US Hospitals Need "Baby Cuddlers" To Help Infants From Opioid Withdrawal

US Hospitals Need "Baby Cuddlers" To Help Infants From Opioid Withdrawal

According to the National Institute of Drug Abuse, a baby is born suffering from opioid withdrawal every fifteen minutes

Every day, hundreds of people are falling victim to opioid addiction. This, in turn, is affecting millions of newborn babies, whose mothers may have been addicts, with a kind of withdrawal syndrome called the neonatal abstinence syndrome (NAS). It's a national phenomenon and one that is increasing as we speak. According to the The National Institute of Drug Abuse, a baby is born suffering from opioid withdrawal every fifteen minutes reports KCCI News. The suffering and withdrawal symptoms start as soon as the babies are born. Most of such babies end up in the Neonatal Intensive Care Unit (NICU), a kind of an ICU for infants and newborns.  In such a situation, how can such babies who through no fault of theirs have been resigned to such a sorry fate?  The least you can do is to sign up for the 'baby cuddlers' programmes that are present in hospitals across the country.  The job of a baby cuddler is to give the touch and warmth that every newborn needs similar to how a mother gives the same to her child. 

Hospitals put such babies immediately on intensive care, however, there is no replacement for the human connection and thus the need for baby cuddlers.  All over the country, baby cuddlers are becoming part-time jobs in a number of states such as Virginia, Iowa,  and Massachusetts.  Vicki Agnitsch is a former nurse is a part of the cuddler volunteer program at Blank Children’s Hospital in Des Moines, Iowa. 


Speaking with KCCI News, she says, “Touch is so important for babies. Without that, there would be a failure to thrive.” She goes on to say that that the more cuddling and physical touch that a baby receives has a direct correlation to a lesser amount of administered medications needed. She also says that the human connection provided through these programs support the immune systems of babies born with NAS.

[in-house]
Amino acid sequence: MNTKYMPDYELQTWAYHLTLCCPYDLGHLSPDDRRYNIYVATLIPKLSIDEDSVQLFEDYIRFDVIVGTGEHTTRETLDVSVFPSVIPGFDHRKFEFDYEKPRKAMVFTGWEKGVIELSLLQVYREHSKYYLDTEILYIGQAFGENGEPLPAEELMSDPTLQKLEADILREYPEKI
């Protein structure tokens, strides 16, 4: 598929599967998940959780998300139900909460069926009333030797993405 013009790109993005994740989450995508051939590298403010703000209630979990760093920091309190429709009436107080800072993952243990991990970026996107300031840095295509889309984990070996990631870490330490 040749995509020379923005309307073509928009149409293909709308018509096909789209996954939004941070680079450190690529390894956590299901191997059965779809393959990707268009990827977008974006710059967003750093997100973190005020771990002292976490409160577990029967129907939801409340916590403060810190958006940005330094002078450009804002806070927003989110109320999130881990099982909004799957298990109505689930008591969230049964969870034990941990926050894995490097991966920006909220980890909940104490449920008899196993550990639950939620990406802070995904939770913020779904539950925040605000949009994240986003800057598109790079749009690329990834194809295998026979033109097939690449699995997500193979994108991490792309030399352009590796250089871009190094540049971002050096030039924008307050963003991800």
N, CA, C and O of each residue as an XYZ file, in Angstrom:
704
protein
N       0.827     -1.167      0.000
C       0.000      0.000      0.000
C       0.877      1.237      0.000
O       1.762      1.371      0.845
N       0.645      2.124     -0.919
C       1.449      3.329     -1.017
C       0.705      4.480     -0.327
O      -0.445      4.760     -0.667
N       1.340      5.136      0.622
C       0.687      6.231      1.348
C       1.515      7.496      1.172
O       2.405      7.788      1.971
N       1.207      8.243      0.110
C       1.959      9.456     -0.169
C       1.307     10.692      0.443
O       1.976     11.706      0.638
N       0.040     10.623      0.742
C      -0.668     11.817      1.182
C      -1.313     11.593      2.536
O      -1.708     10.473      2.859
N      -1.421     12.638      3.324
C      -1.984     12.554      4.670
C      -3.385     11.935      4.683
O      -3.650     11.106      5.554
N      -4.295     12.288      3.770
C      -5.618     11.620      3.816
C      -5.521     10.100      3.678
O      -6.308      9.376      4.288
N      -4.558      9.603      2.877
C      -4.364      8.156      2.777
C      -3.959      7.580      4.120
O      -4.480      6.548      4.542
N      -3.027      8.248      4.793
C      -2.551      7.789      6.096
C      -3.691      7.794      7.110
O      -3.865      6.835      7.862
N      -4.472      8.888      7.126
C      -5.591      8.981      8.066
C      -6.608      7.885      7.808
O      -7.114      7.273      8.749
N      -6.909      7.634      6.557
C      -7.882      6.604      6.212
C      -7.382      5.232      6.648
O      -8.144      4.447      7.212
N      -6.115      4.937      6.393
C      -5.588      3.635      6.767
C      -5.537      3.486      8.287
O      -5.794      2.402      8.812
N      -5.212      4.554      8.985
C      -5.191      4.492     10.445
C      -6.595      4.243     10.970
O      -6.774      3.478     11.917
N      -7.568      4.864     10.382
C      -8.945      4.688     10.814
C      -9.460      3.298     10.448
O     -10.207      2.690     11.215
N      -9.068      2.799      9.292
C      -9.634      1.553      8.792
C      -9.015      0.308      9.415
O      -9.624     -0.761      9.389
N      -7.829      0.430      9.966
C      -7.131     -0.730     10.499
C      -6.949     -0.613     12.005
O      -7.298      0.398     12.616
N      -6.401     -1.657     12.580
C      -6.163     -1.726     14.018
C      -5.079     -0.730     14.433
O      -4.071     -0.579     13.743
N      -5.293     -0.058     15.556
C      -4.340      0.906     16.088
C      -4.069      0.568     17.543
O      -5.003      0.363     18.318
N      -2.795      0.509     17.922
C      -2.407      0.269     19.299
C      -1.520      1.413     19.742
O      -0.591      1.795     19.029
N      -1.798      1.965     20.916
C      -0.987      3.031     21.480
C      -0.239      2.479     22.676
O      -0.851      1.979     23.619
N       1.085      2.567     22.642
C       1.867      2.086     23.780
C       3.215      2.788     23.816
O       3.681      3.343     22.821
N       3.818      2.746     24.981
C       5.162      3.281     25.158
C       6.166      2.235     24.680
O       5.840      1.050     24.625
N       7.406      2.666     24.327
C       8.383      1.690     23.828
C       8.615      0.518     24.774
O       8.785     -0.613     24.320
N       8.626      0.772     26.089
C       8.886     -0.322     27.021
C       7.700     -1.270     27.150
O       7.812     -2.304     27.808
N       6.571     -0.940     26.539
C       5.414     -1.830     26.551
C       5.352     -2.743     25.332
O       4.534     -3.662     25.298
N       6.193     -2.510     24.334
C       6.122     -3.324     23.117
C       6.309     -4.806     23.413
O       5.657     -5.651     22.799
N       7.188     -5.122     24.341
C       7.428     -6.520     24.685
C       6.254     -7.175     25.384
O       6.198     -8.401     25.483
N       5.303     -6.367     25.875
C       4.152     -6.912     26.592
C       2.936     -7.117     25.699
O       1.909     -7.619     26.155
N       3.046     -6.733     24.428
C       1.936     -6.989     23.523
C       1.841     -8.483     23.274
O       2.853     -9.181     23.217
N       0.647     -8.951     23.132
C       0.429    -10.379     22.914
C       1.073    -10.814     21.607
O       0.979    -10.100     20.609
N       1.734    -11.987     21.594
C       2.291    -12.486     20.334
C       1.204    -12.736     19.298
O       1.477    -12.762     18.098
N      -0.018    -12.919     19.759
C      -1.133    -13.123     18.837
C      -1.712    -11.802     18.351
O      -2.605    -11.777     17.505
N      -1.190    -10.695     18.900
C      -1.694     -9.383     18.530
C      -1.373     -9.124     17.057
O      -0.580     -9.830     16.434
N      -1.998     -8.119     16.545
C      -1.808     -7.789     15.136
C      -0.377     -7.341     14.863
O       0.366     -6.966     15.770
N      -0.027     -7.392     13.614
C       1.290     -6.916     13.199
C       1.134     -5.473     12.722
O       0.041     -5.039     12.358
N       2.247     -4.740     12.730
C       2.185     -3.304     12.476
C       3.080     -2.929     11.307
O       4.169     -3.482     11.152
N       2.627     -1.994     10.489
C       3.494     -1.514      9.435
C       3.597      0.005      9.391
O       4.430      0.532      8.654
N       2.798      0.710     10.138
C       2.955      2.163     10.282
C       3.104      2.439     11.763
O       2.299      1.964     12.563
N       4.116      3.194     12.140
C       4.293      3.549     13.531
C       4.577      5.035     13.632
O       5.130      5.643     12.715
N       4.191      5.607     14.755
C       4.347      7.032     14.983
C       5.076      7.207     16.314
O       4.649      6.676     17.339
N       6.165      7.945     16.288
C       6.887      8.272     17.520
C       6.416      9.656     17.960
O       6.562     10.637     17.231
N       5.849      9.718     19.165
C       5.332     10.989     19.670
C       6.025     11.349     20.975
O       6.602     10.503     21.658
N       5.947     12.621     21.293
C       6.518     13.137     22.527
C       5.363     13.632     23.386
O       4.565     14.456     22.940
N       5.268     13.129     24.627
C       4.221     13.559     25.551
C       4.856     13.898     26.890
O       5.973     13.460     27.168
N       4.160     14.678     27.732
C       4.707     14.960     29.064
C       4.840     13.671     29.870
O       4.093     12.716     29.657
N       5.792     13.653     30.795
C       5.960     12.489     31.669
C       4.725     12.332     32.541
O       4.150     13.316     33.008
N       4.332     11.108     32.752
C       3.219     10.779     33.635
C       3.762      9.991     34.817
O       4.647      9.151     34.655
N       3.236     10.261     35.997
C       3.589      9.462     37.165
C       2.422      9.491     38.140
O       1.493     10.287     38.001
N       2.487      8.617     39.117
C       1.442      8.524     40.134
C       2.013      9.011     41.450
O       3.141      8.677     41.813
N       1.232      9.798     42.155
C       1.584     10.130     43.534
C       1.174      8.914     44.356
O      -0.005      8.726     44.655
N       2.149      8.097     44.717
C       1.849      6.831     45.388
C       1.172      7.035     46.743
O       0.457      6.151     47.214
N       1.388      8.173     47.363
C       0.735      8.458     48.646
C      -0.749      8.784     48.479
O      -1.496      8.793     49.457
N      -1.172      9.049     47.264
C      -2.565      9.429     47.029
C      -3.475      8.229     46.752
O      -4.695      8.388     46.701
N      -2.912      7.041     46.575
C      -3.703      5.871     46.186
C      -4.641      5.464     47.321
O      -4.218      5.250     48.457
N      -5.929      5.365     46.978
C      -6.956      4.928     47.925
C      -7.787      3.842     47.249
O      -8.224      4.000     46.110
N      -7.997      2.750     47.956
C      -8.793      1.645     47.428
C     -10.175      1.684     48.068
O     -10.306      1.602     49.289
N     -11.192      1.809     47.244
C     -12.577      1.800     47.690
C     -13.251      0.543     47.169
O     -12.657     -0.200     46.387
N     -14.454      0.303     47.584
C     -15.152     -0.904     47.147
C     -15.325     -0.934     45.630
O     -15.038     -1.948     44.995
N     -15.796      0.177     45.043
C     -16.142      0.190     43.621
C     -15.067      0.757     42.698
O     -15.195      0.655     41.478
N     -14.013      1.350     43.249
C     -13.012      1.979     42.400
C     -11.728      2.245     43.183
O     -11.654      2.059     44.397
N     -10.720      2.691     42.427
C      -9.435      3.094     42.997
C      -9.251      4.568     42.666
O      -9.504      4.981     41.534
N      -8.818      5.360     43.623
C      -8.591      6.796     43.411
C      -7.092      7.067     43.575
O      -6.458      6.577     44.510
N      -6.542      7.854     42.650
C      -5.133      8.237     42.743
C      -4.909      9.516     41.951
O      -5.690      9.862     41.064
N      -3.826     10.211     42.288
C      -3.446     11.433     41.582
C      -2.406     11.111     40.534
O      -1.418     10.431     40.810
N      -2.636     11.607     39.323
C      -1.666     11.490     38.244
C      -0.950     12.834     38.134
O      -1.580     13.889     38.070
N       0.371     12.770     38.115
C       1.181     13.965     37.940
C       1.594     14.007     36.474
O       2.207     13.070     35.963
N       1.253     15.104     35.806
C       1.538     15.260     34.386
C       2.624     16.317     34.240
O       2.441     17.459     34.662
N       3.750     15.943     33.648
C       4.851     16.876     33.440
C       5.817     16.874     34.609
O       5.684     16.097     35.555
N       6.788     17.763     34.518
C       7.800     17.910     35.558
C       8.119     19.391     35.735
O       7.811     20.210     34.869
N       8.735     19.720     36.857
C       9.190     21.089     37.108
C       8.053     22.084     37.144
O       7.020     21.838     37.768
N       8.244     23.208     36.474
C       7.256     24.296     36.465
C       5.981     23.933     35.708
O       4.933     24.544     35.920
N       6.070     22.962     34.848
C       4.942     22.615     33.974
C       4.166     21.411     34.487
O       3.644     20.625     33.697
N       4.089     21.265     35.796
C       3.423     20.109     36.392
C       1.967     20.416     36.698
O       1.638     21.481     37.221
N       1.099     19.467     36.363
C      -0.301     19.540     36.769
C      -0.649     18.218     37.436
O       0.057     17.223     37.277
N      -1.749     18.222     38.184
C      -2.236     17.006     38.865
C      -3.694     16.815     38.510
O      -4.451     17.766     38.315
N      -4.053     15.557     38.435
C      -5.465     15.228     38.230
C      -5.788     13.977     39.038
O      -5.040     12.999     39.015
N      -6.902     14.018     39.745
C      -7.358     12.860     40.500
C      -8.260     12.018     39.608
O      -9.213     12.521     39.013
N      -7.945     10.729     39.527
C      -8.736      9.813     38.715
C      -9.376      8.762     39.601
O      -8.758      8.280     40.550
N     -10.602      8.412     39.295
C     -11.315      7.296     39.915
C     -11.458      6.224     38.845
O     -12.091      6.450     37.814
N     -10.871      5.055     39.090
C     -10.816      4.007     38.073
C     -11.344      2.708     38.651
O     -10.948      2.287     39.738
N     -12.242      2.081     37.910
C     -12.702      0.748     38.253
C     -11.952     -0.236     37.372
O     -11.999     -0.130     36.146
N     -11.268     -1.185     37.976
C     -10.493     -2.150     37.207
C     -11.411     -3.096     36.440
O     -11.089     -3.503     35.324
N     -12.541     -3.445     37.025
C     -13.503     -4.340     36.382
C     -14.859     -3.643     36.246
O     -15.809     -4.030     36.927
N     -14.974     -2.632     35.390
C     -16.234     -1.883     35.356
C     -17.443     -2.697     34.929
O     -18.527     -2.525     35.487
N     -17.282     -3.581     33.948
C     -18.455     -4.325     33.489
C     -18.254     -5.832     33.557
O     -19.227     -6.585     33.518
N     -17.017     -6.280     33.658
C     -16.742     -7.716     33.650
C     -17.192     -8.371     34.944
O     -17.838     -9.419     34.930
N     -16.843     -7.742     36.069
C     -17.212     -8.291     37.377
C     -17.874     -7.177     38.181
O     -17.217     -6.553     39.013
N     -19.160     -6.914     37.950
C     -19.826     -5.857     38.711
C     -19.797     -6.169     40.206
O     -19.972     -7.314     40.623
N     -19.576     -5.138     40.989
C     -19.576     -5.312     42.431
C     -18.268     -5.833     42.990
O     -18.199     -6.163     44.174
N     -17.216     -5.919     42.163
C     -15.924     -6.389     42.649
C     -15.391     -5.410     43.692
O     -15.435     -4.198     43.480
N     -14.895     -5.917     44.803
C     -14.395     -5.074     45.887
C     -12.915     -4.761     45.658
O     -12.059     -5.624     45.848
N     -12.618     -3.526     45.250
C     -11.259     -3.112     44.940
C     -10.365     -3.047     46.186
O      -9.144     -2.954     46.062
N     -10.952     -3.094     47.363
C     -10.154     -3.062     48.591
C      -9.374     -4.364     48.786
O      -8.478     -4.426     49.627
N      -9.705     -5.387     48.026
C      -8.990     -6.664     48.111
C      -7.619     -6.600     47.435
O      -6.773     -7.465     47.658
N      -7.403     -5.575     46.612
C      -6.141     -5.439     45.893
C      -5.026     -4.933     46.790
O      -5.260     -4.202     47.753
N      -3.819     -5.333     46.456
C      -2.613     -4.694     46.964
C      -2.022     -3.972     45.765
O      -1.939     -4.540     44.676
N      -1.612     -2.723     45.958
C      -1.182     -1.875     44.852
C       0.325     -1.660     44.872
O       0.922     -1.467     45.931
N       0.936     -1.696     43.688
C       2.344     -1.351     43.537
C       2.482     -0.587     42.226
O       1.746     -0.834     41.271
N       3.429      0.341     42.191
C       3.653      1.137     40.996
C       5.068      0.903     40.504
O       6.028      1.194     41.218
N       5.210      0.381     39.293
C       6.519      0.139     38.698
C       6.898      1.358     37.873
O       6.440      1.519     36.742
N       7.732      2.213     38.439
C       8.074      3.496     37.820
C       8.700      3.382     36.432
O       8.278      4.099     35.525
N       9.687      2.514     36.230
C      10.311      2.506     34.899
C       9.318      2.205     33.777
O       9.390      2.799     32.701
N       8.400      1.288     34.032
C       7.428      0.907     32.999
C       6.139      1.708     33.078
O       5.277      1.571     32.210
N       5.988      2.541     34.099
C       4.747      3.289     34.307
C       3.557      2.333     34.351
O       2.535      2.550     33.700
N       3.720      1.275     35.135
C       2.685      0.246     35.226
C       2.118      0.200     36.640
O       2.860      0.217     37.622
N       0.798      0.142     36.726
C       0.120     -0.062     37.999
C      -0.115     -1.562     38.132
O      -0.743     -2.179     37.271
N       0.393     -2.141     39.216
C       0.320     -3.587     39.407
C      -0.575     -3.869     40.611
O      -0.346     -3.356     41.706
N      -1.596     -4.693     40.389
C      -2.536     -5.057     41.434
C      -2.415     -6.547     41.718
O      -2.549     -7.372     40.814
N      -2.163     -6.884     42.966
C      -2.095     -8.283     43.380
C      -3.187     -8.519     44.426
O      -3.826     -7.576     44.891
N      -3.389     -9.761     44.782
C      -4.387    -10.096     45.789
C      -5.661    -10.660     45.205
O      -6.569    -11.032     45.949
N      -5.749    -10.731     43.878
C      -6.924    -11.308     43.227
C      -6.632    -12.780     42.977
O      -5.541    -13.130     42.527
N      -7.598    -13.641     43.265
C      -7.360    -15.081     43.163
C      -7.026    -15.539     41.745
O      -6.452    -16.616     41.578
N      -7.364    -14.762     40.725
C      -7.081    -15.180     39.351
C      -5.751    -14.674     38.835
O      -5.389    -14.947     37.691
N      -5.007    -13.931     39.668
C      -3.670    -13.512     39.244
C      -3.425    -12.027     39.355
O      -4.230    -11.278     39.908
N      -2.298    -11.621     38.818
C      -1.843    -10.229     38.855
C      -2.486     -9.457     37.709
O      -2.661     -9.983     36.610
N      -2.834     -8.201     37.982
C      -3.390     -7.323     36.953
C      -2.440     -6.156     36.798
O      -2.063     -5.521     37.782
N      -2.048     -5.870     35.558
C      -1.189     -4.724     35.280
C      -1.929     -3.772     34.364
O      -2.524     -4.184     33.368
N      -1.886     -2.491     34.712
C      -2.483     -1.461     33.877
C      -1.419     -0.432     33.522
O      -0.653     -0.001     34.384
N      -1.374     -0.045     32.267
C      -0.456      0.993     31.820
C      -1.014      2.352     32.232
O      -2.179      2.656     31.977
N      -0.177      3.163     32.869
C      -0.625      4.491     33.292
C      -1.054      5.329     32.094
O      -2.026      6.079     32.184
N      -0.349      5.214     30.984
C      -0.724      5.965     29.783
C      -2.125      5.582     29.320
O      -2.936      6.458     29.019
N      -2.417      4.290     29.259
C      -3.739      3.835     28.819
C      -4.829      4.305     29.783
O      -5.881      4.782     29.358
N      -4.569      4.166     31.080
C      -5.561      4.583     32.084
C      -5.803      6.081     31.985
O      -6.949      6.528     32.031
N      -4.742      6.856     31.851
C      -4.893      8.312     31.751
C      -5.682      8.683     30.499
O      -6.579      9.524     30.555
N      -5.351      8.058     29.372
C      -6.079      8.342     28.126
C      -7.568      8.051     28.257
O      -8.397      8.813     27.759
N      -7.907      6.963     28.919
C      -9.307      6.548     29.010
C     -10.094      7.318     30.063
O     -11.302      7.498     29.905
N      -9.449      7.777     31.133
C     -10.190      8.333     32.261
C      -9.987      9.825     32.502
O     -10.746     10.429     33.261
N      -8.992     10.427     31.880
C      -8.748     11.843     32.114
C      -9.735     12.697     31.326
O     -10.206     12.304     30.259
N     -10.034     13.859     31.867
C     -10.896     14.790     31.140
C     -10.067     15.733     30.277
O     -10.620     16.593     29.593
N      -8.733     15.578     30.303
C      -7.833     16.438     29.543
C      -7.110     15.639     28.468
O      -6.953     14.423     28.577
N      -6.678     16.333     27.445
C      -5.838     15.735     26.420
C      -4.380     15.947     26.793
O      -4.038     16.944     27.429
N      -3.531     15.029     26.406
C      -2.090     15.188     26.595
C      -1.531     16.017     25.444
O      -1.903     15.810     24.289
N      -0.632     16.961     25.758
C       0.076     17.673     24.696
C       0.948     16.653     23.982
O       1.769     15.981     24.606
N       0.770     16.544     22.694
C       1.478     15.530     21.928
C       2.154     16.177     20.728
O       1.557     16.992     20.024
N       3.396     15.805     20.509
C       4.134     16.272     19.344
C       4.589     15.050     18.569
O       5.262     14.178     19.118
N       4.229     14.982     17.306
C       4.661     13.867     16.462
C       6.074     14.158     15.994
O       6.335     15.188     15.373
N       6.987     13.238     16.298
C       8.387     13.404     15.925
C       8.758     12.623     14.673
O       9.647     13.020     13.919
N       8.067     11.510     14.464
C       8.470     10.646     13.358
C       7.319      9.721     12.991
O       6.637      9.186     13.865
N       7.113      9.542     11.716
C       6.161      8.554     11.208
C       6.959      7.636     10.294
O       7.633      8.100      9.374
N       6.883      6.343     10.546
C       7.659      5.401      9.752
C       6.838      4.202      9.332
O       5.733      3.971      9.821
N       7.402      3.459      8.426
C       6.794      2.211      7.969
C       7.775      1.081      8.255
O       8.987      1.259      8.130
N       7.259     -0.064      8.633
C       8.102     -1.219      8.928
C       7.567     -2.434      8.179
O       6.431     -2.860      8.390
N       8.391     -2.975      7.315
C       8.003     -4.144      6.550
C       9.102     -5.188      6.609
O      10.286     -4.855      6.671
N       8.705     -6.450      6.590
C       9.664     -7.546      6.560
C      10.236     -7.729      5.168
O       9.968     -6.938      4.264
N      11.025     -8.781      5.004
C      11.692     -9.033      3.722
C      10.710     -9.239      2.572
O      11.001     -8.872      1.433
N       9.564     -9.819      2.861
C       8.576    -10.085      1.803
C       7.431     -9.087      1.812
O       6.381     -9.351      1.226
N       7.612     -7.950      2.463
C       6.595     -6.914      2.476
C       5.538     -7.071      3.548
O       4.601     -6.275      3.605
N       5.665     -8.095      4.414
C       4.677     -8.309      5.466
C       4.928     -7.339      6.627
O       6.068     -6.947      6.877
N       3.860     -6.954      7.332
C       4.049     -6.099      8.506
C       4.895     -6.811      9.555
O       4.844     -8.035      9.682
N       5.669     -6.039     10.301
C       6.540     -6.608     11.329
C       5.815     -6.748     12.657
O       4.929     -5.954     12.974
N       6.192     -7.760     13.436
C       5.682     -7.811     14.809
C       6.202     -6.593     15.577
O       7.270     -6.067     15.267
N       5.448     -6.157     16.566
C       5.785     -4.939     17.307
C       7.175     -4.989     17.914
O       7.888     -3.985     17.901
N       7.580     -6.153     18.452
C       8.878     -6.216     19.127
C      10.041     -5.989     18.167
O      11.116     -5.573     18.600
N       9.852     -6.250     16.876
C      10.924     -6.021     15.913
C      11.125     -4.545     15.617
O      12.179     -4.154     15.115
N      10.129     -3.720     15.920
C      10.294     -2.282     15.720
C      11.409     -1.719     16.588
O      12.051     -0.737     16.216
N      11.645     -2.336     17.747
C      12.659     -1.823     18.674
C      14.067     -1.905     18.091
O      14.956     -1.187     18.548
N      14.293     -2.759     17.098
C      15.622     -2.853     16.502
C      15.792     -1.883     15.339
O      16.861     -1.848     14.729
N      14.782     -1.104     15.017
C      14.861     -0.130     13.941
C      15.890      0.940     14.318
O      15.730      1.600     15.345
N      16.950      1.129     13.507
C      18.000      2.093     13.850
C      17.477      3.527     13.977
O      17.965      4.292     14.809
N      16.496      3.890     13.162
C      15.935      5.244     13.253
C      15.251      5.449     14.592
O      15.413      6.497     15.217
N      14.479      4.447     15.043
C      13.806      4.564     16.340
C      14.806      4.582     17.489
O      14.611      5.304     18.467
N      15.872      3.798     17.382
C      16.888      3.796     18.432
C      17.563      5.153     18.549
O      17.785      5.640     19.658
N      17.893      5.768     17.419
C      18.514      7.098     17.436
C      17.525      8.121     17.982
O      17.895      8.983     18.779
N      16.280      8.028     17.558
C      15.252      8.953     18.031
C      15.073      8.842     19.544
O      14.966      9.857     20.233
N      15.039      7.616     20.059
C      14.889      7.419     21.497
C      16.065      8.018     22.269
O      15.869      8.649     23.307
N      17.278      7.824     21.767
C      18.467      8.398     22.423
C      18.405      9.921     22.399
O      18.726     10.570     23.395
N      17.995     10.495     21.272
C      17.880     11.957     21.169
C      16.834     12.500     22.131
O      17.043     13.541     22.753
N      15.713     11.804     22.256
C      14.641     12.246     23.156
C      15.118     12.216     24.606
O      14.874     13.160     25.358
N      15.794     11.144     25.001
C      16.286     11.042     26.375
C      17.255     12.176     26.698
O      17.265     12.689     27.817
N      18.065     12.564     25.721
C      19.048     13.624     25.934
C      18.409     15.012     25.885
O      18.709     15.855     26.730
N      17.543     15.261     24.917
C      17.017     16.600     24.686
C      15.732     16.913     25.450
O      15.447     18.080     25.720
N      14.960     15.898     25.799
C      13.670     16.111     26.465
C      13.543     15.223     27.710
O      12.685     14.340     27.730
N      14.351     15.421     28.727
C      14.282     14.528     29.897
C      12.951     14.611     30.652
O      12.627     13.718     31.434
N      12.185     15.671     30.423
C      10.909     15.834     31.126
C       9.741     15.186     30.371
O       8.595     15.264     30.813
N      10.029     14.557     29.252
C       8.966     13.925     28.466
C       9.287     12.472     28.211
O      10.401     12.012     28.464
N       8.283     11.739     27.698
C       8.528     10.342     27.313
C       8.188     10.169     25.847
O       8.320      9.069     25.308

“When they know someone else is touching them, it gives them that warmth and safety and security that they crave.  They had that inside the mom, and then they come out into this cold, bright world. They don’t have that, so all of that swaddling, touch, and talk helps their development," said Viki who also calls the cuddler volunteer program as “the best part of my week.” Just being with the newborns can have a major effect on their overall health, well being and improve their recovery it in a big way. 



In Texas, the highest number of babies with NAS is usually reported at The University Hospital in Bexar County, San Antonio according to Texas Public Radio.  The numbers of spiked by 60 percent in the last five years. In order to deal with the increase in such cases and provide care, the university put out information for the need of baby cuddlers. Doug Walters, an Army Veteran was one of the first people to respond to this call.  

Texas Public Radio


It's now been three years and Walters still enjoys every bit of his part-time job.  Some of the symptoms that an infant with NAS experiences is tremors and seizures, tight muscles, body stiffness, and overly increased reflexes. These newborns also suffer from gastrointestinal problems, have trouble breathing and being fed.  They also let out a very peculiar high-pitched shriek, which according to Doug is easily identifiable. 

He told Texas Public Radio, “You can tell when kids cry because they’re mad, or they’re hungry. When babies with NAS cry, it ’s just… A very sad cry. They don’t understand what’s happening, and they don’t understand why things hurt”.  Laurie Weaver is a nurse at the hospital and has been there for 27 years caring for babies with NAS. She said these babies are “given a rough start, and I just like holding them and comforting them." For her, it’s a fairness factor — since these infants can’t speak for themselves yet, is what draws them to her more. 



There is also a cuddling program in Va.’s Fauquier Hospital, Warrenton, according to a report in the heartysoul.com. Cheryl Poelma, director of women services said that that infant born with NAS typically receive morphine shortly after their birth to help their withdrawal symptoms. She said, “They aren’t coordinated with their suck, they can’t eat well, they may sneeze a lot, have loose stools — it’s all part of withdrawing.” 


The cuddler program at the hospital has been implemented along with the administration of morphine. Poelma said,  “They sit, and rock the infants, holding them tight. They tend to like to have their hands close to their chests, they like a tight blanket swaddled around them. They also like to suck on pacifiers, so it’s rocking, sucking, keeping them in a quiet environment, reducing stimuli. You’ll see them engaging you more, their eye contact will be better, they’ll start feeding better, not being so fussy, and they’ll start to sleep better." 

Recommended for you